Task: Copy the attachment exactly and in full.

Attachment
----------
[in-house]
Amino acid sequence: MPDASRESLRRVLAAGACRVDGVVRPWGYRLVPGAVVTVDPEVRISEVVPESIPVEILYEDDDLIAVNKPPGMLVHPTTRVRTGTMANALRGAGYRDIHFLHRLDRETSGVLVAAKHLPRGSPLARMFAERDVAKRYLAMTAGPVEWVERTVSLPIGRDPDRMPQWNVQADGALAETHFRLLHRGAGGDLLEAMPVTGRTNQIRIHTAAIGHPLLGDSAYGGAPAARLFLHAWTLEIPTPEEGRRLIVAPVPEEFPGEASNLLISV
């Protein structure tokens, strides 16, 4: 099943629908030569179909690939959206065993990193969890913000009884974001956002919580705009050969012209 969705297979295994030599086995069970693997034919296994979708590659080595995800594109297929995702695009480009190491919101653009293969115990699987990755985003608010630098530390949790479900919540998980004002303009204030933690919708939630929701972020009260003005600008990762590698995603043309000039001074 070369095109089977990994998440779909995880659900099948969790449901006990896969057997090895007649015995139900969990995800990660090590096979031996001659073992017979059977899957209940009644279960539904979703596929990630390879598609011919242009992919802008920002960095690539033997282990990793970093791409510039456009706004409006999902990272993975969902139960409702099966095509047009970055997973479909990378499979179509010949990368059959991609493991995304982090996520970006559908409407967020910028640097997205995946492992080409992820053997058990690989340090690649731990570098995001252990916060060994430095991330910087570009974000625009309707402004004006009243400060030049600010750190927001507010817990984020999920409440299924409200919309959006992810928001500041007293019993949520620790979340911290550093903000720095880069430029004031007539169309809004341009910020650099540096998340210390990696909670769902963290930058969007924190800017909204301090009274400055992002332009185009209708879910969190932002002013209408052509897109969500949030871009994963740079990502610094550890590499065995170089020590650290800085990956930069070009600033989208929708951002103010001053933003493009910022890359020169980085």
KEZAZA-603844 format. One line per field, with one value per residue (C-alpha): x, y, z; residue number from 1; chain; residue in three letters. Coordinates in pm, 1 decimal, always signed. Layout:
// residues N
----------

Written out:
[in-house]
Amino acid sequence: MPDASRESLRRVLAAGACRVDGVVRPWGYRLVPGAVVTVDPEVRISEVVPESIPVEILYEDDDLIAVNKPPGMLVHPTTRVRTGTMANALRGAGYRDIHFLHRLDRETSGVLVAAKHLPRGSPLARMFAERDVAKRYLAMTAGPVEWVERTVSLPIGRDPDRMPQWNVQADGALAETHFRLLHRGAGGDLLEAMPVTGRTNQIRIHTAAIGHPLLGDSAYGGAPAARLFLHAWTLEIPTPEEGRRLIVAPVPEEFPGEASNLLISV
């Protein structure tokens, strides 16, 4: 099943629908030569179909690939959206065993990193969890913000009884974001956002919580705009050969012209 969705297979295994030599086995069970693997034919296994979708590659080595995800594109297929995702695009480009190491919101653009293969115990699987990755985003608010630098530390949790479900919540998980004002303009204030933690919708939630929701972020009260003005600008990762590698995603043309000039001074 070369095109089977990994998440779909995880659900099948969790449901006990896969057997090895007649015995139900969990995800990660090590096979031996001659073992017979059977899957209940009644279960539904979703596929990630390879598609011919242009992919802008920002960095690539033997282990990793970093791409510039456009706004409006999902990272993975969902139960409702099966095509047009970055997973479909990378499979179509010949990368059959991609493991995304982090996520970006559908409407967020910028640097997205995946492992080409992820053997058990690989340090690649731990570098995001252990916060060994430095991330910087570009974000625009309707402004004006009243400060030049600010750190927001507010817990984020999920409440299924409200919309959006992810928001500041007293019993949520620790979340911290550093903000720095880069430029004031007539169309809004341009910020650099540096998340210390990696909670769902963290930058969007924190800017909204301090009274400055992002332009185009209708879910969190932002002013209408052509897109969500949030871009994963740079990502610094550890590499065995170089020590650290800085990956930069070009600033989208929708951002103010001053933003493009910022890359020169980085």
KEZAZA-603844 format. One line per field, with one value per residue (C-alpha): x, y, z; residue number from 1; chain; residue in three letters. Coordinates in pm, 1 decimal, always signed. Layout:
// residues N